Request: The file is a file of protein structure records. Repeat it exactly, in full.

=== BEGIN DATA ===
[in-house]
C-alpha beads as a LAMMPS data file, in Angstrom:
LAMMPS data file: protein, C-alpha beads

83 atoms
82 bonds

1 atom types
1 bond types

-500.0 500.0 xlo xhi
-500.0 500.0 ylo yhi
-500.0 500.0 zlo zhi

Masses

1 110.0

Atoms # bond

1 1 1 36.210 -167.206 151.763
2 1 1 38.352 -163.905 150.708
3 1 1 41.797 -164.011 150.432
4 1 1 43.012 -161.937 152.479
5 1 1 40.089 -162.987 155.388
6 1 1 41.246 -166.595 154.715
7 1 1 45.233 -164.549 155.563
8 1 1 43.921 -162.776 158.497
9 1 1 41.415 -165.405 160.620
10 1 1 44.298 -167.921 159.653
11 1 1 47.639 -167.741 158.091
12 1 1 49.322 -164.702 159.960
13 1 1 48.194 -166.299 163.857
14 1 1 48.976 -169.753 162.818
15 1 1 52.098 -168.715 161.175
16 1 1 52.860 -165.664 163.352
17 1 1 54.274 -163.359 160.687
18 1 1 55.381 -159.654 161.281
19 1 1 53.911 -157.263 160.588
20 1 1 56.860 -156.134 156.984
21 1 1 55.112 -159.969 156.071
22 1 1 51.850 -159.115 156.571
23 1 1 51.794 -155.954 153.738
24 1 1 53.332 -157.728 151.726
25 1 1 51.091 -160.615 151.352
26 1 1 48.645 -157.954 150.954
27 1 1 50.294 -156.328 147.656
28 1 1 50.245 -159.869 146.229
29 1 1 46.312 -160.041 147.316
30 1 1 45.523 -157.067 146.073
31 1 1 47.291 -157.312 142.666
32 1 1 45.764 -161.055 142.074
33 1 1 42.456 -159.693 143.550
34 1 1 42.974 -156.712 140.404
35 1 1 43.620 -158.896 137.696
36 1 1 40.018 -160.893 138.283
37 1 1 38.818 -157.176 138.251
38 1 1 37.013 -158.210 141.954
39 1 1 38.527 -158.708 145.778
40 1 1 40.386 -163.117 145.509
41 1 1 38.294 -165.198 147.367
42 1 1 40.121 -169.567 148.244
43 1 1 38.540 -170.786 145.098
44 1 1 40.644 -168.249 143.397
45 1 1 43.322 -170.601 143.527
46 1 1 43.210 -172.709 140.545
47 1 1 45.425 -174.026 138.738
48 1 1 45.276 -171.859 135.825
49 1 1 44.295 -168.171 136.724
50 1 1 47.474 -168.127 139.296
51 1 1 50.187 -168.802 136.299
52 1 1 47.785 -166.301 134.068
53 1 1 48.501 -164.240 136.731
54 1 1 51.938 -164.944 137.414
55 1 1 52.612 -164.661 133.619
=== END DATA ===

[in-house]
C-alpha beads as a LAMMPS data file, in Angstrom:
LAMMPS data file: protein, C-alpha beads

83 atoms
82 bonds

1 atom types
1 bond types

-500.0 500.0 xlo xhi
-500.0 500.0 ylo yhi
-500.0 500.0 zlo zhi

Masses

1 110.0

Atoms # bond

1 1 1 36.210 -167.206 151.763
2 1 1 38.352 -163.905 150.708
3 1 1 41.797 -164.011 150.432
4 1 1 43.012 -161.937 152.479
5 1 1 40.089 -162.987 155.388
6 1 1 41.246 -166.595 154.715
7 1 1 45.233 -164.549 155.563
8 1 1 43.921 -162.776 158.497
9 1 1 41.415 -165.405 160.620
10 1 1 44.298 -167.921 159.653
11 1 1 47.639 -167.741 158.091
12 1 1 49.322 -164.702 159.960
13 1 1 48.194 -166.299 163.857
14 1 1 48.976 -169.753 162.818
15 1 1 52.098 -168.715 161.175
16 1 1 52.860 -165.664 163.352
17 1 1 54.274 -163.359 160.687
18 1 1 55.381 -159.654 161.281
19 1 1 53.911 -157.263 160.588
20 1 1 56.860 -156.134 156.984
21 1 1 55.112 -159.969 156.071
22 1 1 51.850 -159.115 156.571
23 1 1 51.794 -155.954 153.738
24 1 1 53.332 -157.728 151.726
25 1 1 51.091 -160.615 151.352
26 1 1 48.645 -157.954 150.954
27 1 1 50.294 -156.328 147.656
28 1 1 50.245 -159.869 146.229
29 1 1 46.312 -160.041 147.316
30 1 1 45.523 -157.067 146.073
31 1 1 47.291 -157.312 142.666
32 1 1 45.764 -161.055 142.074
33 1 1 42.456 -159.693 143.550
34 1 1 42.974 -156.712 140.404
35 1 1 43.620 -158.896 137.696
36 1 1 40.018 -160.893 138.283
37 1 1 38.818 -157.176 138.251
38 1 1 37.013 -158.210 141.954
39 1 1 38.527 -158.708 145.778
40 1 1 40.386 -163.117 145.509
41 1 1 38.294 -165.198 147.367
42 1 1 40.121 -169.567 148.244
43 1 1 38.540 -170.786 145.098
44 1 1 40.644 -168.249 143.397
45 1 1 43.322 -170.601 143.527
46 1 1 43.210 -172.709 140.545
47 1 1 45.425 -174.026 138.738
48 1 1 45.276 -171.859 135.825
49 1 1 44.295 -168.171 136.724
50 1 1 47.474 -168.127 139.296
51 1 1 50.187 -168.802 136.299
52 1 1 47.785 -166.301 134.068
53 1 1 48.501 -164.240 136.731
54 1 1 51.938 -164.944 137.414
55 1 1 52.612 -164.661 133.619